Ubergizmo Dell To Become A Publicly Traded Company Once Again Ubergizmo Some of you may remember that Dell went private in 2013 after a $25 billion buyout by founder and CEO Michael Dell and investment firm Silver Lake. There were reports a few months back that the company was thinking about going public once again and ... and more »

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Dell is going public again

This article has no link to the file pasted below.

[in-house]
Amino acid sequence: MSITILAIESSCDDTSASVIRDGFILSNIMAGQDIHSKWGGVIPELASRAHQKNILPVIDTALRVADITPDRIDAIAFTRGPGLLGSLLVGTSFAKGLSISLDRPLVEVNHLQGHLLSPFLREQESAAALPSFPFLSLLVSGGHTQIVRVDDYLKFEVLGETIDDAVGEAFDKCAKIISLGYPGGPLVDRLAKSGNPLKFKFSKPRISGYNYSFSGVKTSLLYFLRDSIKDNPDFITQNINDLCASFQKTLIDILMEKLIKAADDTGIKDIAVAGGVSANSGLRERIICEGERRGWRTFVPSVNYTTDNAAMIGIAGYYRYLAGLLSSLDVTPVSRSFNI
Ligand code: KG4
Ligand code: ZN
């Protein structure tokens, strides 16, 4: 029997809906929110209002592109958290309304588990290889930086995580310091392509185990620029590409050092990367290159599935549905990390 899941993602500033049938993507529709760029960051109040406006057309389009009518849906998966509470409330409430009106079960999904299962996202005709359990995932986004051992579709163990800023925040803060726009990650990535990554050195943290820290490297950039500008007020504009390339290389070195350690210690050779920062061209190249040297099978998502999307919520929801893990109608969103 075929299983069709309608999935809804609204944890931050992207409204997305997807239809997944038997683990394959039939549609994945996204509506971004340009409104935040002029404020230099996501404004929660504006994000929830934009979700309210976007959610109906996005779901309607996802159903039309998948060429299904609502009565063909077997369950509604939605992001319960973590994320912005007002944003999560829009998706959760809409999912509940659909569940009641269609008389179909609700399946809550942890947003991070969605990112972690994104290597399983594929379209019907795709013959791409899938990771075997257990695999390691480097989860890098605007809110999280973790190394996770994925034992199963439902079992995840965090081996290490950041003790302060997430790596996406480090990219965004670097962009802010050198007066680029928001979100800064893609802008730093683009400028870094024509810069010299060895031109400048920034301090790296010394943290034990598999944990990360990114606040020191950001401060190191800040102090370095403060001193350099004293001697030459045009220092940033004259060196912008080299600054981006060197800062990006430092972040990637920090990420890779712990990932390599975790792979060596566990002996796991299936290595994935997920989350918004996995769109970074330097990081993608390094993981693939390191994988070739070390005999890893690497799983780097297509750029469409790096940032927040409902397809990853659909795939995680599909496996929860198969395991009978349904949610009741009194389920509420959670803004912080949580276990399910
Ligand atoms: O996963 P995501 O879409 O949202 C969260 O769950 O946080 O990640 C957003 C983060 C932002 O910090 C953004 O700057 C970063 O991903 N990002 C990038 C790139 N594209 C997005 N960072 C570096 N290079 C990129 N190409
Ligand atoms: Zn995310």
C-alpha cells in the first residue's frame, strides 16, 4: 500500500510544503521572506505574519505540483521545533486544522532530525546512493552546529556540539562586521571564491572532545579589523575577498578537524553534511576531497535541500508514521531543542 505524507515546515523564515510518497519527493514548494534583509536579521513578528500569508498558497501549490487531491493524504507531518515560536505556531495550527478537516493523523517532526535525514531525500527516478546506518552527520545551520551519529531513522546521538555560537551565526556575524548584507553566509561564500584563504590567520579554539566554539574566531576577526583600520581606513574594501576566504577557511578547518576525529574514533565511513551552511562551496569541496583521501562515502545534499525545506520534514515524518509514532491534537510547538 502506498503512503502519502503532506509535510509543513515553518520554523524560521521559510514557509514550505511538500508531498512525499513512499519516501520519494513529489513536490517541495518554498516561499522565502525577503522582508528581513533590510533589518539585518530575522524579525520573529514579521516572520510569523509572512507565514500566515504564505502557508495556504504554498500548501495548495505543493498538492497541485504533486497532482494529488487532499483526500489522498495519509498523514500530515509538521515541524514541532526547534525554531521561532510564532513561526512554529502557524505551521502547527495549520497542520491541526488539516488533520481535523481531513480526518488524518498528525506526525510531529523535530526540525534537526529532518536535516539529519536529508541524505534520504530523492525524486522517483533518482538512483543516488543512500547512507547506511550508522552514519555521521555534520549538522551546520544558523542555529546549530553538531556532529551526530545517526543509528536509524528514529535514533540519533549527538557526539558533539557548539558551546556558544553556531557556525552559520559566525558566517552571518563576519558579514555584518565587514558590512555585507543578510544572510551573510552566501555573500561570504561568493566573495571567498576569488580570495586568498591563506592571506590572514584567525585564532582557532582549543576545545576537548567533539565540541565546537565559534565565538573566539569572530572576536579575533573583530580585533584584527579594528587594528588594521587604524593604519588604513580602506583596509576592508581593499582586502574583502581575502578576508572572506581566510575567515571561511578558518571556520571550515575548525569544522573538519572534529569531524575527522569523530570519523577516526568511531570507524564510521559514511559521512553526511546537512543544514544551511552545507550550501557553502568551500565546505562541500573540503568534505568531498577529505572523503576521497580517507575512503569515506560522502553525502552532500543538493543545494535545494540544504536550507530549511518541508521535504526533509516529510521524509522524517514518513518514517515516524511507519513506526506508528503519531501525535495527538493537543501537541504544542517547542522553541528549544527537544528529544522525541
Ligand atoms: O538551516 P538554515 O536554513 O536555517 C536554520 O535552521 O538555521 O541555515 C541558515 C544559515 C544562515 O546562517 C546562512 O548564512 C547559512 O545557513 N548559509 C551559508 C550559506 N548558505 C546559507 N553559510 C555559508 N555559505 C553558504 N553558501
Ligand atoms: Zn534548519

Dell went private back in 2013 to reorganize without quite so much external pressure to perform. Now, however, it's ready to go public once again. The company has unveiled a plan to buy its own tracking stock in a $21.7 billion deal that, in exchan...

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A look back at the best tech ads of the last 35 years